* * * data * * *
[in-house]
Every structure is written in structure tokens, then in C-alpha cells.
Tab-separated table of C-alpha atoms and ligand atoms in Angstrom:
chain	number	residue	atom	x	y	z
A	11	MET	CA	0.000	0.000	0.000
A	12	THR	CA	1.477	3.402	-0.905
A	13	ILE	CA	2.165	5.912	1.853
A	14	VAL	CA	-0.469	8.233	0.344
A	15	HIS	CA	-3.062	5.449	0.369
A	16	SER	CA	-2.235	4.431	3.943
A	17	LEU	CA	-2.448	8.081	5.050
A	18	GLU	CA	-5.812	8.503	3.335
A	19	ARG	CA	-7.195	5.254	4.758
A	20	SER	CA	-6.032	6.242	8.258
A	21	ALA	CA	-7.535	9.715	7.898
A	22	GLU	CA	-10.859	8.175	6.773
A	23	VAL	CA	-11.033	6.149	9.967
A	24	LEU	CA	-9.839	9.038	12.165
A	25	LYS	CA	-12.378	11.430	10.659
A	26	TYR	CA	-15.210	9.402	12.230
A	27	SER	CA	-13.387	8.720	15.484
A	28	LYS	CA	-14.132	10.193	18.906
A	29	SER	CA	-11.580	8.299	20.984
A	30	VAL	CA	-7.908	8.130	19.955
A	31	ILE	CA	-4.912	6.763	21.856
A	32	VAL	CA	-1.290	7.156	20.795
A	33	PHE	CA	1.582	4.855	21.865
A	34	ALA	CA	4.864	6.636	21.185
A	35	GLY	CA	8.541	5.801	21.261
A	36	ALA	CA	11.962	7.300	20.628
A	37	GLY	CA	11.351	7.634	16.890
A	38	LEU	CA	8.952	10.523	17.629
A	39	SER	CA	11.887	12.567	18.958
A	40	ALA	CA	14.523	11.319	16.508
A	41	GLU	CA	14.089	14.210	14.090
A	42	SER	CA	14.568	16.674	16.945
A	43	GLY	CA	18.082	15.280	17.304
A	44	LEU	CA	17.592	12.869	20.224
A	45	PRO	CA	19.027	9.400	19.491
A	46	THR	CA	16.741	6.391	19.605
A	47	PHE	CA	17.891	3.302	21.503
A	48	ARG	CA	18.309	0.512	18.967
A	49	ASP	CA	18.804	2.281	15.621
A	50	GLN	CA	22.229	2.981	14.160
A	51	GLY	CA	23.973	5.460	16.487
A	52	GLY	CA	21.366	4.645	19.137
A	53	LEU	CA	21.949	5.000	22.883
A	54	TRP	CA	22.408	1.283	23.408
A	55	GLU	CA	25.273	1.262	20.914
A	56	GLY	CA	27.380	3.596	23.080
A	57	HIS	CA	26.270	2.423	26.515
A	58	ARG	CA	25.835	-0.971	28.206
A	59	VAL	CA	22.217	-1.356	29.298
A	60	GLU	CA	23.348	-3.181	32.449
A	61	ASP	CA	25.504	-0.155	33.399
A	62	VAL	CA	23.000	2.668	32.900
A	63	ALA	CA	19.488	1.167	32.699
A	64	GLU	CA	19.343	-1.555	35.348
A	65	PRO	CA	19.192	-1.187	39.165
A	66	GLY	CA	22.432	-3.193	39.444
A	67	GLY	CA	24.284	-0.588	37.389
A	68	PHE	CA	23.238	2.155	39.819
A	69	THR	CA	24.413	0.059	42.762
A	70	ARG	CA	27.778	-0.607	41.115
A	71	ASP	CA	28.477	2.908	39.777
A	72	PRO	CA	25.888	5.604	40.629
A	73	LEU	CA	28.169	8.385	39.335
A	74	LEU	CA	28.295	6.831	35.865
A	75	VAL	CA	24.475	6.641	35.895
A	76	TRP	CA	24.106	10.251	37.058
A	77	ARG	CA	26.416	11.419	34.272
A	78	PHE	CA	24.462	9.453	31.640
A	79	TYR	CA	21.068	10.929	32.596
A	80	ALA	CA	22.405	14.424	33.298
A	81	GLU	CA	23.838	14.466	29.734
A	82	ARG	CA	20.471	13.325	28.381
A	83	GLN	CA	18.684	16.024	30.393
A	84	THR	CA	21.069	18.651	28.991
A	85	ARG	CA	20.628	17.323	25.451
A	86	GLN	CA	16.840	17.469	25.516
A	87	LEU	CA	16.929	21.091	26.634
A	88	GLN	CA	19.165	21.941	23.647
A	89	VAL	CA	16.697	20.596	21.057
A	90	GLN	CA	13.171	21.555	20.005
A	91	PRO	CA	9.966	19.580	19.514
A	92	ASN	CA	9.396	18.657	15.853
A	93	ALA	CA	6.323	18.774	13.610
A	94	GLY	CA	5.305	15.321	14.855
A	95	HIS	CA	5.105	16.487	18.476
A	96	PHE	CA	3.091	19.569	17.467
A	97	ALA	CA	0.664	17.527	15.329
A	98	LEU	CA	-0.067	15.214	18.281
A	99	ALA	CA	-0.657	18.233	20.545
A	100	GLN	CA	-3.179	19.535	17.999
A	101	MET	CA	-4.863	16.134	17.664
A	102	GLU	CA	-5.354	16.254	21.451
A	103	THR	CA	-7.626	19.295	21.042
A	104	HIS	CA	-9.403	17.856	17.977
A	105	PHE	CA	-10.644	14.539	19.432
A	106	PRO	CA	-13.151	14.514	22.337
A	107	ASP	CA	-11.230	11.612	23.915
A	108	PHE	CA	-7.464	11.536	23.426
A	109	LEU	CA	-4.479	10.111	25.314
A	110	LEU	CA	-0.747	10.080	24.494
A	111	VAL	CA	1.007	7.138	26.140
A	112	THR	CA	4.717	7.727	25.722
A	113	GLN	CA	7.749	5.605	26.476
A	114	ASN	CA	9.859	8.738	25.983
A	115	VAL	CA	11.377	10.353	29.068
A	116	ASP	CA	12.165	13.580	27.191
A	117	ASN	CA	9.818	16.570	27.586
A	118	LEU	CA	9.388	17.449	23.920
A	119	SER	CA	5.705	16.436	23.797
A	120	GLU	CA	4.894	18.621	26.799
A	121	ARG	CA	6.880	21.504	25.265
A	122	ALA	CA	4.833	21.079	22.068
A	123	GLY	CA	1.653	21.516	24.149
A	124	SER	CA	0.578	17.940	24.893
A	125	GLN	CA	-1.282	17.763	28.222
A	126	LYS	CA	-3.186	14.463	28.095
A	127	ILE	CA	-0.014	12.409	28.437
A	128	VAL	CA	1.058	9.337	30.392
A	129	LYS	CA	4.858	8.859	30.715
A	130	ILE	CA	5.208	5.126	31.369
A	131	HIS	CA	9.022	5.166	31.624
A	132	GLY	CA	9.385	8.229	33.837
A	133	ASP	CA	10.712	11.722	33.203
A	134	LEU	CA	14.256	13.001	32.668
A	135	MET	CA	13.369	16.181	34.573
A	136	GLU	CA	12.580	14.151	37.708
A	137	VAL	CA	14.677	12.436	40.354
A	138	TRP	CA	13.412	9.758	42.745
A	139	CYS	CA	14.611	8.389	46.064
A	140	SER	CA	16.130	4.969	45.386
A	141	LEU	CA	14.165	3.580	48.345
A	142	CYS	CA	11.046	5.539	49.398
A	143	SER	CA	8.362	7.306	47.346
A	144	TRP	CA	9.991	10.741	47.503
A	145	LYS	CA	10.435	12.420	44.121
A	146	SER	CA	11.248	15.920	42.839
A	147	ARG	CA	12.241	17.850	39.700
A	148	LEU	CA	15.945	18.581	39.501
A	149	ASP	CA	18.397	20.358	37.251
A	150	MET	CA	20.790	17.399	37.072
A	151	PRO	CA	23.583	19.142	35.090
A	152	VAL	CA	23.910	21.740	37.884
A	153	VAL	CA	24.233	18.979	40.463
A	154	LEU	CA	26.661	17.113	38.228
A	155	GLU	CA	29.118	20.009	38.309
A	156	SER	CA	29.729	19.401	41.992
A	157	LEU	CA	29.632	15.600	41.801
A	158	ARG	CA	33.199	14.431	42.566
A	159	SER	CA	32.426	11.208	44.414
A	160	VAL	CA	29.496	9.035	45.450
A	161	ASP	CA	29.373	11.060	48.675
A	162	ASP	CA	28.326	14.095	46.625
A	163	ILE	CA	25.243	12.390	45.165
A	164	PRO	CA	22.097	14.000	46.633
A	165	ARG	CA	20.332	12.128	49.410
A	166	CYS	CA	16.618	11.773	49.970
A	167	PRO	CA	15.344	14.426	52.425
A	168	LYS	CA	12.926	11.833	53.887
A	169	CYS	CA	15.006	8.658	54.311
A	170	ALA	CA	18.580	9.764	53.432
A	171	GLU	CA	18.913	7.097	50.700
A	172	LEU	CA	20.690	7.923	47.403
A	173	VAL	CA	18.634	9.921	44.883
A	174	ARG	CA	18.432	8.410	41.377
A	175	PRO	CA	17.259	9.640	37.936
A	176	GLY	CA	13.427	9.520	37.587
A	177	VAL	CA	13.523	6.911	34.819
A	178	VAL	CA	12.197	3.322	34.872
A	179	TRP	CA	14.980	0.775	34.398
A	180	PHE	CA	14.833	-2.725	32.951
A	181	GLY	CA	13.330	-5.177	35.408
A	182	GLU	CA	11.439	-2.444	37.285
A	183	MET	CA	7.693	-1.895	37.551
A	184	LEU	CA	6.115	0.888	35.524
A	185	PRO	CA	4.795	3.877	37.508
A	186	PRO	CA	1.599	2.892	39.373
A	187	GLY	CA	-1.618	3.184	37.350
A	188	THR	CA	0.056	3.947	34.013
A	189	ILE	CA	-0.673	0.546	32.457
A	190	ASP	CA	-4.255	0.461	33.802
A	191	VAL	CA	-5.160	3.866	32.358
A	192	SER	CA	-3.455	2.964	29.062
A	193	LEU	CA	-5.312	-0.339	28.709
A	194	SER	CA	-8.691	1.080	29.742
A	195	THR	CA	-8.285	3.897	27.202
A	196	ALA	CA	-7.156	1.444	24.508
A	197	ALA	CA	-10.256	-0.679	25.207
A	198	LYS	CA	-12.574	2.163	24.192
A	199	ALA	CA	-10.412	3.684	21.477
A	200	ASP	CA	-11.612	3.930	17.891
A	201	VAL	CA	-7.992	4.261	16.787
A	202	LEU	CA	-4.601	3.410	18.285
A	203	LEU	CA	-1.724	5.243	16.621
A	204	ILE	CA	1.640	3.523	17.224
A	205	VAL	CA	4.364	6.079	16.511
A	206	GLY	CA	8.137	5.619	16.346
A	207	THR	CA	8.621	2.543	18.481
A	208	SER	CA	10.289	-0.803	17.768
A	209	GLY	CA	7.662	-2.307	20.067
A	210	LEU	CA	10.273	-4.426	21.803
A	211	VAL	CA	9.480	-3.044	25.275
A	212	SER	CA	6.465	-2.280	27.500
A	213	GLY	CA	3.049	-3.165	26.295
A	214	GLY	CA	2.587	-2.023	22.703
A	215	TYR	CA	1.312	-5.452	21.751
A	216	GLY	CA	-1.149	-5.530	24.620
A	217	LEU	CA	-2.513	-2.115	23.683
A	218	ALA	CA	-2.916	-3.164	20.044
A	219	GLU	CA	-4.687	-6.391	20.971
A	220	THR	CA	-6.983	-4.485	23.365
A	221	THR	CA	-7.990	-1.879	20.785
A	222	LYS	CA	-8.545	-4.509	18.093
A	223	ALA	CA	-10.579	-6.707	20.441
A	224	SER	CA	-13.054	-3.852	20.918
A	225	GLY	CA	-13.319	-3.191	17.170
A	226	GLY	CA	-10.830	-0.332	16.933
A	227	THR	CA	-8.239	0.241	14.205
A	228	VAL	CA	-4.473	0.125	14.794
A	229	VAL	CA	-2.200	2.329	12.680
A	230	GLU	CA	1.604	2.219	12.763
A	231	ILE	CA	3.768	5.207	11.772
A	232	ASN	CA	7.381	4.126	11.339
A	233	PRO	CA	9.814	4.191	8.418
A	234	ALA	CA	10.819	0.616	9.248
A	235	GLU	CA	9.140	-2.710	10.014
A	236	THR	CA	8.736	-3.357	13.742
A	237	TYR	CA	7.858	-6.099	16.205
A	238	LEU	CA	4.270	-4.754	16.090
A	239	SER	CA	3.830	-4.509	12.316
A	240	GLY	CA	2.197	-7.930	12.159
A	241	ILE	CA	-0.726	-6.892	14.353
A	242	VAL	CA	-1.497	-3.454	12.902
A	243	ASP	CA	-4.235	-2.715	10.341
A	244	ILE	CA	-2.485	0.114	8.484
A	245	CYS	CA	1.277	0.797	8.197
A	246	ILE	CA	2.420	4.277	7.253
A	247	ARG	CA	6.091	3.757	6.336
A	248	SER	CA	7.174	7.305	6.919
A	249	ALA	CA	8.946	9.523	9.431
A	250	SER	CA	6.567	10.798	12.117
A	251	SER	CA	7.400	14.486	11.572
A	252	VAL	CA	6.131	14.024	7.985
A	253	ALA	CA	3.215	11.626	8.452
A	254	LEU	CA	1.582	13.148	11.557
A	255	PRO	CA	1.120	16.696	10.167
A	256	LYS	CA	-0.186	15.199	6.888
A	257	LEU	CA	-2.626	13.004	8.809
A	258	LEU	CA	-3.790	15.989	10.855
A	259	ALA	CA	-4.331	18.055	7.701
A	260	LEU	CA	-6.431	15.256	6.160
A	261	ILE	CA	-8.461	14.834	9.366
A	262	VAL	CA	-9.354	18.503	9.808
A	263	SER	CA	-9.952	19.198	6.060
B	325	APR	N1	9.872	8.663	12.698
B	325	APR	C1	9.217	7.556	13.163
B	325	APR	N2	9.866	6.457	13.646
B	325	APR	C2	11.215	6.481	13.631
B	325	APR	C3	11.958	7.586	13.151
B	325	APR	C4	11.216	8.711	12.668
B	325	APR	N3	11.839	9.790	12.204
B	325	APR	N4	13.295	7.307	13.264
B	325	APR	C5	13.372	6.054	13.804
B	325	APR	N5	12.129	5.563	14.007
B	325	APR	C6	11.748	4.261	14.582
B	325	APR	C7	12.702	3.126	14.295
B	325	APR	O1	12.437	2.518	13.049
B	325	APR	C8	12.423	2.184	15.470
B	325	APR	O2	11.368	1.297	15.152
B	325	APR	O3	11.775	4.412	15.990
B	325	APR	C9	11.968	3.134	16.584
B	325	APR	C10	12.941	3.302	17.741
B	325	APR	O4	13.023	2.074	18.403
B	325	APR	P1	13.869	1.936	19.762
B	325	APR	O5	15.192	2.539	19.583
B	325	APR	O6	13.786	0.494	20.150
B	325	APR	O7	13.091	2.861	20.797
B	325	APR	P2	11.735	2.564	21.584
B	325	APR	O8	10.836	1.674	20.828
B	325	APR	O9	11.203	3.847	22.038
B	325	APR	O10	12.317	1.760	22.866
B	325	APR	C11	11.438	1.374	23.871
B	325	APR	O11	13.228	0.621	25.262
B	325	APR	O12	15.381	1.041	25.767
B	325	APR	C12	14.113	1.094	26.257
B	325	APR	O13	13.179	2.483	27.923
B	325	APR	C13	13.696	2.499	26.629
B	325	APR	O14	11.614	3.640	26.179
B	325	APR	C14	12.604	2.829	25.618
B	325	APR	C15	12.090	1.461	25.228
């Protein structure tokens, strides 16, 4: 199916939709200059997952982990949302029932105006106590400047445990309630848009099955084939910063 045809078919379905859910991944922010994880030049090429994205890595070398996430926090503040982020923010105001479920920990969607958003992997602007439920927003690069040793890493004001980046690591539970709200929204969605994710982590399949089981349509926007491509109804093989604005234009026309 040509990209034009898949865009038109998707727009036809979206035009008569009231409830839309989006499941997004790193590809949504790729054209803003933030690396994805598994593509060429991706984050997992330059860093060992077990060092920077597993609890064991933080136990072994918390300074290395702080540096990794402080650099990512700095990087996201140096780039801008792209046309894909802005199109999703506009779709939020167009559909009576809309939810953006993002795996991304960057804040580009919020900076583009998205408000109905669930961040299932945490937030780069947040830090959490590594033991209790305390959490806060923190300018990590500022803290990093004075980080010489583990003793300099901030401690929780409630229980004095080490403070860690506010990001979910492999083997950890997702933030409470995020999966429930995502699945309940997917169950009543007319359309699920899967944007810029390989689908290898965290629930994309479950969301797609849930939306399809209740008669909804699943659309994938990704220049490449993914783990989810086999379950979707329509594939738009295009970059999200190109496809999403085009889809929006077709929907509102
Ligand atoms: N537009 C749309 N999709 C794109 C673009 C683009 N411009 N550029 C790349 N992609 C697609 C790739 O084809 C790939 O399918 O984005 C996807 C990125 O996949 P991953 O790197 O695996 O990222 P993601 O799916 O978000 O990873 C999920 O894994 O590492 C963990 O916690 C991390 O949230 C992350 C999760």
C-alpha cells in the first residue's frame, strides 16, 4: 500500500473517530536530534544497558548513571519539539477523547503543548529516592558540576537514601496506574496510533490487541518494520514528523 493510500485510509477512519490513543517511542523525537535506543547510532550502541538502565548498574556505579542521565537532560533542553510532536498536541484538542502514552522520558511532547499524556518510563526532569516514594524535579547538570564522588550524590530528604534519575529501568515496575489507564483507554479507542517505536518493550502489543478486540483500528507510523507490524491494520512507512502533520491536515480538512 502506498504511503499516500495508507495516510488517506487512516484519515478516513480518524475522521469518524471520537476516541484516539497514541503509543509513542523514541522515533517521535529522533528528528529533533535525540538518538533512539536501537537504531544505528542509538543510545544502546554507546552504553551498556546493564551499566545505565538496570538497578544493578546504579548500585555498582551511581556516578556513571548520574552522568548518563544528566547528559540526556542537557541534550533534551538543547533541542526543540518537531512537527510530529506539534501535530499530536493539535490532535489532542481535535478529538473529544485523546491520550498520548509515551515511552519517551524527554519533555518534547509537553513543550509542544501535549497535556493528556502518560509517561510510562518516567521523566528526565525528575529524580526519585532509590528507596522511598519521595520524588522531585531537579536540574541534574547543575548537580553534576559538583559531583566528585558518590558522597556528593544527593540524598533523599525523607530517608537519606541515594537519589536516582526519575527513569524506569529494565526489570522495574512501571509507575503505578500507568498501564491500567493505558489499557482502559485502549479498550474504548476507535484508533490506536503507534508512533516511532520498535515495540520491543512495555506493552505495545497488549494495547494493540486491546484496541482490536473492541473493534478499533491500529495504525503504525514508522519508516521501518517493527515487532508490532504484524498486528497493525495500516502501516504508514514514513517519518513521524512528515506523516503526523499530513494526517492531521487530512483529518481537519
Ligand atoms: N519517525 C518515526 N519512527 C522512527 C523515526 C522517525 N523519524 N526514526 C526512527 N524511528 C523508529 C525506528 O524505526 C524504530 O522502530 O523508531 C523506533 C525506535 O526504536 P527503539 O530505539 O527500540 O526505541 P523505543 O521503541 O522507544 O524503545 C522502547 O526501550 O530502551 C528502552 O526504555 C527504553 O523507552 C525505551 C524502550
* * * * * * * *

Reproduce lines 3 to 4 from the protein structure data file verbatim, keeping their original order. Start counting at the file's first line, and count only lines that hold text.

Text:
Tab-separated table of C-alpha atoms and ligand atoms in Angstrom:
chain	number	residue	atom	x	y	z